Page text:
Canadian Transport Minister Marc Garneau on Wednesday unveiled tougher new regulations for drone operators, including a minimum age, required certification and a prohibition on flying under the influence.
His announcement comes after reports of drones near Britain’s Gatwick airport caused major travel disruptions over the Christmas holidays, and again on Tuesday at Heathrow.
Garneau said the government was working with security agencies and others “to examine what kinds of countermeasures would be applicable” in the event of drones threatening commercial airliners in Canada.
“Obviously, for security reasons, I can’t go into details on that, but this is something we are looking at extremely seriously because it represents potentially a dangerous situation,” he told a news conference in Montreal.
The first recorded collision between a drone and a jetliner in Canada occurred in October 2017 when a Skyjet passenger aircraft was struck before safely landing at the Quebec City airport.
The minister previously commented that a drone-airplane collision was “the kind of nightmare scenario that keeps me up at night.”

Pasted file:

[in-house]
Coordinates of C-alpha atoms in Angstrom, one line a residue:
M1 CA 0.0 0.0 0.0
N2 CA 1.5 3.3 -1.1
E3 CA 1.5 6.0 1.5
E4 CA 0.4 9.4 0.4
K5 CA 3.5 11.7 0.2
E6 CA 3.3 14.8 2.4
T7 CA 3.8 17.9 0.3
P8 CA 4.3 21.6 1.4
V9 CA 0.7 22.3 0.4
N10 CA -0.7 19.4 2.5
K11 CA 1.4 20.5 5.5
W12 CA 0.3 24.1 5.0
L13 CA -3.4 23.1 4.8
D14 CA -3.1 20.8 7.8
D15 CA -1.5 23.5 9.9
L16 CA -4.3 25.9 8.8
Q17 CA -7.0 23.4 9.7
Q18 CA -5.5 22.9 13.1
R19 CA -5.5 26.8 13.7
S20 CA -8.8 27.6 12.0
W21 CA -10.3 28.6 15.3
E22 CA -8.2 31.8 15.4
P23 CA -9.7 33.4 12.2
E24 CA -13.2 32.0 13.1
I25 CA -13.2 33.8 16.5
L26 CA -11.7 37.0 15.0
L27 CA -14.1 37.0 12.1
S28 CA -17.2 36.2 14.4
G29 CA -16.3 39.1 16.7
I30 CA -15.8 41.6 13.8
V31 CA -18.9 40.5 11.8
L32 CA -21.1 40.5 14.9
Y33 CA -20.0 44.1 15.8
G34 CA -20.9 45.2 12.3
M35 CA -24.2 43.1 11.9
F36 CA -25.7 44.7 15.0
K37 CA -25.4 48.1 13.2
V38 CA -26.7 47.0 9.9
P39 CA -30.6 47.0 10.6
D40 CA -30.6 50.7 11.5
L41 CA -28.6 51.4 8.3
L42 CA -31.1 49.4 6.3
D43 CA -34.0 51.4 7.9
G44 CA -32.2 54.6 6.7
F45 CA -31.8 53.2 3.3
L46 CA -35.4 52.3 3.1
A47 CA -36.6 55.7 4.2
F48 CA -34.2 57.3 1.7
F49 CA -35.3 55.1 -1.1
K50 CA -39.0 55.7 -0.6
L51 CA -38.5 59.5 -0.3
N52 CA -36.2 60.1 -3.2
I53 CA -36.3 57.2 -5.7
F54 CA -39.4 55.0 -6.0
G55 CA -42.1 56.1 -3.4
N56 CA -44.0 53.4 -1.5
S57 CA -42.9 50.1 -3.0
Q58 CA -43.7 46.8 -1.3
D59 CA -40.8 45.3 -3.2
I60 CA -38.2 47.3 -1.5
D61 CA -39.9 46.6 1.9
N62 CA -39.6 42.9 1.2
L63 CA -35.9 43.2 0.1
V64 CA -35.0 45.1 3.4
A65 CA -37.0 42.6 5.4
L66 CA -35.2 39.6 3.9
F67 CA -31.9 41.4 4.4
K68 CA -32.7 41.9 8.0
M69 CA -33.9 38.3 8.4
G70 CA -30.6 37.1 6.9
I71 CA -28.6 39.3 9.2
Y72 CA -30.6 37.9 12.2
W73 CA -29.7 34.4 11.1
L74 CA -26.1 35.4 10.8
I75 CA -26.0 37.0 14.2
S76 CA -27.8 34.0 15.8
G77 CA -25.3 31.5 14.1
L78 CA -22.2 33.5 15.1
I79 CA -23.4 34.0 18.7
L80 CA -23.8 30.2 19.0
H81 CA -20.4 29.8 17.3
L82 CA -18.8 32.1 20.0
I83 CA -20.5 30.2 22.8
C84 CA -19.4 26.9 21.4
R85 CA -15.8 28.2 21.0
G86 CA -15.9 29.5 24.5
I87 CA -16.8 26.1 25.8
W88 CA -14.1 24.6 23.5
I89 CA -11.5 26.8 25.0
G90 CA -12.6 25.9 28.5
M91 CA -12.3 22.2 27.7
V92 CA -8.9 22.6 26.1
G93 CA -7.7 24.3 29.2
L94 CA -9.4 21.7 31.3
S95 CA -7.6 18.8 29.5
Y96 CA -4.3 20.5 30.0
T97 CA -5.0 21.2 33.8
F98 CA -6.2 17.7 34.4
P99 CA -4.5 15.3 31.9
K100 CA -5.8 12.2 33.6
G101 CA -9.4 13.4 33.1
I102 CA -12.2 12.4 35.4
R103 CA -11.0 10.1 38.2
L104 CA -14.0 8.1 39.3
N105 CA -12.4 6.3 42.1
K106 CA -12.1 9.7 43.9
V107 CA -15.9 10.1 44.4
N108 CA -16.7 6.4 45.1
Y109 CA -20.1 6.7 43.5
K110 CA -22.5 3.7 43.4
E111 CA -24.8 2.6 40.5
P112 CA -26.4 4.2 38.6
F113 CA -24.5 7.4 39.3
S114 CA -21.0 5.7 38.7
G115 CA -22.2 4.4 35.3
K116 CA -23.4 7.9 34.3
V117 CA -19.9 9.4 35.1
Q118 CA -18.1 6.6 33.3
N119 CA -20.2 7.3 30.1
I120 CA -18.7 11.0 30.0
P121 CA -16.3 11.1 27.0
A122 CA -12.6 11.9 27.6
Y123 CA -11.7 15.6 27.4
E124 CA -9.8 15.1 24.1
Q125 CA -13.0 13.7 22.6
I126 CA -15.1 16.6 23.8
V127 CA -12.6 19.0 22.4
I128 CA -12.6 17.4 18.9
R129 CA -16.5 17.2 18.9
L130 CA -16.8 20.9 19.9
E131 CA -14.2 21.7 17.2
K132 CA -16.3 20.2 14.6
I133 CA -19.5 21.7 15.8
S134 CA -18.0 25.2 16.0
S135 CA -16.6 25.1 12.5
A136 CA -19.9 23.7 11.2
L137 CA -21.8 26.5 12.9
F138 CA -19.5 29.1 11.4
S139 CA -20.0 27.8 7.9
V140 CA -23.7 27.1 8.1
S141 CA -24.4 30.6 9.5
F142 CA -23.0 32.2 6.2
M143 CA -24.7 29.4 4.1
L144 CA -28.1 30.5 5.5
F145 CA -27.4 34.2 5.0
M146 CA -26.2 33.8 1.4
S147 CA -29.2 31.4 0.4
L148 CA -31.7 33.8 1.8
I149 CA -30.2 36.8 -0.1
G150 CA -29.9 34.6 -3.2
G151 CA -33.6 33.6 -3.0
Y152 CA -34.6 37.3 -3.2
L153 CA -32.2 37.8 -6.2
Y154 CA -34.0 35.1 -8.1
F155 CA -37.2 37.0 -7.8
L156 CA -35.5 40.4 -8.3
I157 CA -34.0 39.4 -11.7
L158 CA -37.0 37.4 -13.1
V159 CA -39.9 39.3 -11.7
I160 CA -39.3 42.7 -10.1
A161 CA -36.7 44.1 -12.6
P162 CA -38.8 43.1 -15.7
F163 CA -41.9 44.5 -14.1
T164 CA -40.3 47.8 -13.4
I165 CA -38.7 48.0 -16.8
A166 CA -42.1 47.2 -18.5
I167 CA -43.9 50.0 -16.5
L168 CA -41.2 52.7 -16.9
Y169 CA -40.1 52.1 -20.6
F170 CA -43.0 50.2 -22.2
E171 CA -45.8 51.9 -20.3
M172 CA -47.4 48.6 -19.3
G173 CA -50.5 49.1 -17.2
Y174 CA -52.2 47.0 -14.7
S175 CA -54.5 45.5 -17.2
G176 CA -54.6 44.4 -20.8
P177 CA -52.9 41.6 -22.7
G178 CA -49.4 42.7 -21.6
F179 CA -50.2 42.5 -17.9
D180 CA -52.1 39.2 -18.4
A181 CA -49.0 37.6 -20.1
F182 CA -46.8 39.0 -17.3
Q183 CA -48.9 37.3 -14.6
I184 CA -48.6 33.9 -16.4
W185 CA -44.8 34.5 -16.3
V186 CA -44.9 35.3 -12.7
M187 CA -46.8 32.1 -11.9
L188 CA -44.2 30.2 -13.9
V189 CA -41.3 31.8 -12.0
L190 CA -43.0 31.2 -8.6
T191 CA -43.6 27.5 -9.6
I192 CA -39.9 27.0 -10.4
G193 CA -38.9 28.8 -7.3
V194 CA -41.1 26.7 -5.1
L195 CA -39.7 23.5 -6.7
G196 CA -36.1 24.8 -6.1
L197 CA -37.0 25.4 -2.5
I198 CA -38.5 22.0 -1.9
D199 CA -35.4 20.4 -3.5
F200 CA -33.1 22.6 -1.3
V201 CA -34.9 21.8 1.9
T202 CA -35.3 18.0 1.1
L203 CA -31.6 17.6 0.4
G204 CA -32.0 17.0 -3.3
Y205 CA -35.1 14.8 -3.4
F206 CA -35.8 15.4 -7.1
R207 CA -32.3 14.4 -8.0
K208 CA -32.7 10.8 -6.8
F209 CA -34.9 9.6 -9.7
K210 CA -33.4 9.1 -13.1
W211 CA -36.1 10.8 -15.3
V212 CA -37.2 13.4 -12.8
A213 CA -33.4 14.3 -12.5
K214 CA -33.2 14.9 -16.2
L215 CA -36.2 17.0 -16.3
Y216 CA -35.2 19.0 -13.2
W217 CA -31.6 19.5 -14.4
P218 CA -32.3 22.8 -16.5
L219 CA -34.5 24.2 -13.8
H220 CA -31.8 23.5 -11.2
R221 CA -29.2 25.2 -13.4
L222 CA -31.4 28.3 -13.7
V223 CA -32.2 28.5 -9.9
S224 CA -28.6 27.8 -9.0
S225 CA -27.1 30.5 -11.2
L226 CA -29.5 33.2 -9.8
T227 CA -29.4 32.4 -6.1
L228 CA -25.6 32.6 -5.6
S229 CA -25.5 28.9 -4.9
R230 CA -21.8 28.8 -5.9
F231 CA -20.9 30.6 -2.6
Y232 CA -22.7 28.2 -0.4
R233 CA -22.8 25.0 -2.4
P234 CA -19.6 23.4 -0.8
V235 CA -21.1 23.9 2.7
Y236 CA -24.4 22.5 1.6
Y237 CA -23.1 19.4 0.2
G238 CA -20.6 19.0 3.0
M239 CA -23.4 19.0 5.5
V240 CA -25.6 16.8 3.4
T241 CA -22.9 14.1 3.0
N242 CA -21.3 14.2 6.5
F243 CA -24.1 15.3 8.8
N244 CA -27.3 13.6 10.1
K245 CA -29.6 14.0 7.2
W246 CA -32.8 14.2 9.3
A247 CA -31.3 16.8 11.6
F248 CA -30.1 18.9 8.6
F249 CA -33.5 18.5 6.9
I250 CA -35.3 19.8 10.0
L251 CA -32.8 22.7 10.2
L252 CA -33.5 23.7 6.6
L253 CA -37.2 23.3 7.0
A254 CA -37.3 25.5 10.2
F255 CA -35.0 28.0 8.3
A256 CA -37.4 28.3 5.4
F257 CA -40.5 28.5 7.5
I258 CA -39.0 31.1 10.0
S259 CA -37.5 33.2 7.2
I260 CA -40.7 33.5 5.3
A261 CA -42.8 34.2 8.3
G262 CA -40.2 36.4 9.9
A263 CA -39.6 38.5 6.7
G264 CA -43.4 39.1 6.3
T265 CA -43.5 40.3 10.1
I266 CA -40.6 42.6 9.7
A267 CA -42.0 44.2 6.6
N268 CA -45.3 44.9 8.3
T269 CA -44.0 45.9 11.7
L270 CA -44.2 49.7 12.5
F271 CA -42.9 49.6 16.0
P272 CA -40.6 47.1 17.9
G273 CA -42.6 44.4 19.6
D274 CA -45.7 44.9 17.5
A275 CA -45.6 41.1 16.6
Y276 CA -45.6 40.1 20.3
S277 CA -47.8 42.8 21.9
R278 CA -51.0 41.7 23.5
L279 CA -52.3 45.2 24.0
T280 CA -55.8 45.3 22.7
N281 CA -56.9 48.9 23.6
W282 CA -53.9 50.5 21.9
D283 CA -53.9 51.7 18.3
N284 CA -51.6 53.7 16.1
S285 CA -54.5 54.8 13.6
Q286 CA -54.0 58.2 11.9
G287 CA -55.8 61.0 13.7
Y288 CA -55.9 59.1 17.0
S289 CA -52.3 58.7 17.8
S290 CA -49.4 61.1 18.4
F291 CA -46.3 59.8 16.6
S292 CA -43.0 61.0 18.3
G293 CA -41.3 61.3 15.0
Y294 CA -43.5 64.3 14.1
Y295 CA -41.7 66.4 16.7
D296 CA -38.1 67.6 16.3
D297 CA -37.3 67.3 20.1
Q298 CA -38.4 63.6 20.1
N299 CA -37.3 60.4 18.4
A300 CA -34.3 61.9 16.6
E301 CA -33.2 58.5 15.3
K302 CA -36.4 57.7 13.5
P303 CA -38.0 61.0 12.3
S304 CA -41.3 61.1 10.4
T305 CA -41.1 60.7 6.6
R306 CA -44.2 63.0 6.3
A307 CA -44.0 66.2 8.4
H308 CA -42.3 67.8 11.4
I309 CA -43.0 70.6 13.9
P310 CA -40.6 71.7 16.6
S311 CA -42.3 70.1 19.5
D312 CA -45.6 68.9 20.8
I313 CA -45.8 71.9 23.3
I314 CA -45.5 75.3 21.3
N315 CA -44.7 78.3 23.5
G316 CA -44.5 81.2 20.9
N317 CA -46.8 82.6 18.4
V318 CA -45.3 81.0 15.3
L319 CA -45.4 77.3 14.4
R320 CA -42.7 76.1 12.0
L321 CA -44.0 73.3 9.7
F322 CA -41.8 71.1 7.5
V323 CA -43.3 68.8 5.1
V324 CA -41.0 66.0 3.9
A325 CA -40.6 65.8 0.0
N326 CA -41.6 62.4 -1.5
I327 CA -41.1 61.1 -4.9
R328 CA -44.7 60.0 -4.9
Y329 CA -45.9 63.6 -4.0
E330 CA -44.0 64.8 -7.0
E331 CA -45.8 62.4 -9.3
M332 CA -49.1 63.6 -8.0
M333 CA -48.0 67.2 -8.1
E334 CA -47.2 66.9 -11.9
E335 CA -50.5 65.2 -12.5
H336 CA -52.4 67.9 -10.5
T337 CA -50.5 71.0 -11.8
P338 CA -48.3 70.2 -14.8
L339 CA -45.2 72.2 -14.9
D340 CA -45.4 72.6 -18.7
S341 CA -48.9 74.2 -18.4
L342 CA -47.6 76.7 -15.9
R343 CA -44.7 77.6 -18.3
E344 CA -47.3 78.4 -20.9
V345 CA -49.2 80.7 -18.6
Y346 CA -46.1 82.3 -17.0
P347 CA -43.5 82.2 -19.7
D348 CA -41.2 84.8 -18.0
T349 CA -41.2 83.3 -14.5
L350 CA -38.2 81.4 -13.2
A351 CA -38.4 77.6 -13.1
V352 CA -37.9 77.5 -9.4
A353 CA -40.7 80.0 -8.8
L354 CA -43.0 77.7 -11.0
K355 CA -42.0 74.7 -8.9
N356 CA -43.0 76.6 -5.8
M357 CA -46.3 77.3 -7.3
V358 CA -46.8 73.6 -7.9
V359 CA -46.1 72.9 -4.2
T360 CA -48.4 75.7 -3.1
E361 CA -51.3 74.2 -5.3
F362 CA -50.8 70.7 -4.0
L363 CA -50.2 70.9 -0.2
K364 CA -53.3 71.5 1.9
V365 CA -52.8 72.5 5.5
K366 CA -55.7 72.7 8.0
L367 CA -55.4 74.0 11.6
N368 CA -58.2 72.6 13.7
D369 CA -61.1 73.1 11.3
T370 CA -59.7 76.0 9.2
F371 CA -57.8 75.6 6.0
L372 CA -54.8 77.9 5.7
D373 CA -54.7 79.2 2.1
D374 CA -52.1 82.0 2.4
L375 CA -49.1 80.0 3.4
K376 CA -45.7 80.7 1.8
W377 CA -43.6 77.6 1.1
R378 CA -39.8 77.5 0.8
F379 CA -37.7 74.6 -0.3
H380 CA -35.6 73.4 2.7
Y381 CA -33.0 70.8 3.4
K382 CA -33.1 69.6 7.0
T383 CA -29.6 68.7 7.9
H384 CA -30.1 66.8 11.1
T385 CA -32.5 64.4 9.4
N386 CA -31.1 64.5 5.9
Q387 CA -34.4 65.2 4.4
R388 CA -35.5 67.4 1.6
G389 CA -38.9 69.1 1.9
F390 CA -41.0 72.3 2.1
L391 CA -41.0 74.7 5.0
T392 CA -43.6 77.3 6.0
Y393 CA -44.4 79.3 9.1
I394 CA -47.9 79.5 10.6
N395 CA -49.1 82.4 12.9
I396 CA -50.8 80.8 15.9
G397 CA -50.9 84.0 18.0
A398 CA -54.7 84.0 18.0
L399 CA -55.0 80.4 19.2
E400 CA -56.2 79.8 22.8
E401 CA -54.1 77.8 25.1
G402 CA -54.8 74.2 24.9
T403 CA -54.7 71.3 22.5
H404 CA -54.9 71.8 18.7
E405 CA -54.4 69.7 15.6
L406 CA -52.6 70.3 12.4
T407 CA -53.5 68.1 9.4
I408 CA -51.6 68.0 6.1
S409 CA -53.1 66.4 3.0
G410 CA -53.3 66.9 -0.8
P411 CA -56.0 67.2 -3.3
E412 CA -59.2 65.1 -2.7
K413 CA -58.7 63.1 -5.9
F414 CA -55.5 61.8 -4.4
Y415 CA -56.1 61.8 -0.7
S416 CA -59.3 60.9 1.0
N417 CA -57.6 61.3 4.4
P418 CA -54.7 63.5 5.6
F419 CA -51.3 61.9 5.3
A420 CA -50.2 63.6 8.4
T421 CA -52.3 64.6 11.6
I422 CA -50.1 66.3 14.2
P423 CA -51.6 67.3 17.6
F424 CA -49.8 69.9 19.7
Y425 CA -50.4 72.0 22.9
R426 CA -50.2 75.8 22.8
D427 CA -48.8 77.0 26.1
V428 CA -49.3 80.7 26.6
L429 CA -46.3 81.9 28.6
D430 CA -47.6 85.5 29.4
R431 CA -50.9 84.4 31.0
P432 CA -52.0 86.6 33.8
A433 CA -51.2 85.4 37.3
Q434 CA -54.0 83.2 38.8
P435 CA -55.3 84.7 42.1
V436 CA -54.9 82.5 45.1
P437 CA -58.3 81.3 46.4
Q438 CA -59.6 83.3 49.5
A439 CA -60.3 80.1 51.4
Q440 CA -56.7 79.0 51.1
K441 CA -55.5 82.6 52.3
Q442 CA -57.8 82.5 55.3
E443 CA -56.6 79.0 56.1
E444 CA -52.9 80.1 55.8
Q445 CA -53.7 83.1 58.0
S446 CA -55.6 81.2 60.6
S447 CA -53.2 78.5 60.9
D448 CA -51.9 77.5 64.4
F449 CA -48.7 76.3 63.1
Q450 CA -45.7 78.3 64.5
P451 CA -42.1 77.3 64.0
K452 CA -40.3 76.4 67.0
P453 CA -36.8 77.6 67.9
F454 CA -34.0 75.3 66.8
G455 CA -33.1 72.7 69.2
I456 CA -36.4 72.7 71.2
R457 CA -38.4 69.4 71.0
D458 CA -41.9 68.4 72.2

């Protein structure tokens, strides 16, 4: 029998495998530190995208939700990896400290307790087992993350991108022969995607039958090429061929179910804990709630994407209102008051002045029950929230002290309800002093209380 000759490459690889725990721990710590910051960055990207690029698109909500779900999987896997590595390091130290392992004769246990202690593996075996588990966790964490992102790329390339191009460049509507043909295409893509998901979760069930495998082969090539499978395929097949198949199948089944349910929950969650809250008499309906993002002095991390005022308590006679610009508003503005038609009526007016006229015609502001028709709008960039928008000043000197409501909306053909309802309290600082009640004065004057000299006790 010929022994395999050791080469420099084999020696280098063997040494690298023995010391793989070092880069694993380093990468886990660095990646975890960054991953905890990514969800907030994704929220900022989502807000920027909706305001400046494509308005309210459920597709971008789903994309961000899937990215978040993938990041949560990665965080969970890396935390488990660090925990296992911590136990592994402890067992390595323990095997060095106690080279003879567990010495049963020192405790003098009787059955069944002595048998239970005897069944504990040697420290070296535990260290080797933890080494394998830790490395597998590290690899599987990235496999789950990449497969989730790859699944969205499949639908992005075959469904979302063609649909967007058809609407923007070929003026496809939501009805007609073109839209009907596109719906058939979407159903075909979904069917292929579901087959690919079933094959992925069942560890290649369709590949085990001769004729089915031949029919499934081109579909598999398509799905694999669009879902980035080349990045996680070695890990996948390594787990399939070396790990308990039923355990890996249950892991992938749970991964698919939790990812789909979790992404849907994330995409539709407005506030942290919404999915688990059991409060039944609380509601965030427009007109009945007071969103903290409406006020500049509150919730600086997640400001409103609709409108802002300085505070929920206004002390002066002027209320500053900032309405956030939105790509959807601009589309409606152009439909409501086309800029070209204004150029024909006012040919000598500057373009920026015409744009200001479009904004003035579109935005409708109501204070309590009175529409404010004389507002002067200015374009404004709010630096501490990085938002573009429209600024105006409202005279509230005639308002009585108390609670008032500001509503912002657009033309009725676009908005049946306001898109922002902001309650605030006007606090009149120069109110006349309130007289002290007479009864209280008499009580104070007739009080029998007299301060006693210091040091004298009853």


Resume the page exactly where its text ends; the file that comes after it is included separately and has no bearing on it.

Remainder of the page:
The new rules will come into effect on June 1, and apply to all drones weighing between 250 grams and 25 kilograms (0.5 to 11 pounds), whether they are used for fun, work or research.
Pilots must pass an online exam to become drone-certified, and be at least 14 years old or supervised by a licensed adult to operate one.
Drones must also be registered and marked with the registration number.
Operators would be prohibited from flying drones within 3.5 miles (5.6 kilometers) of airports, as well as near forest fires, outdoor concerts or parades, and must stay under 400 feet (122 meters).
Operators must also be sober, with no consumption of alcohol or drugs in the 12 hours prior to flying.
“Remember, when you take control of an aircraft you accept the responsibilities of a pilot. You are a pilot when you fly a drone,” Garneau said.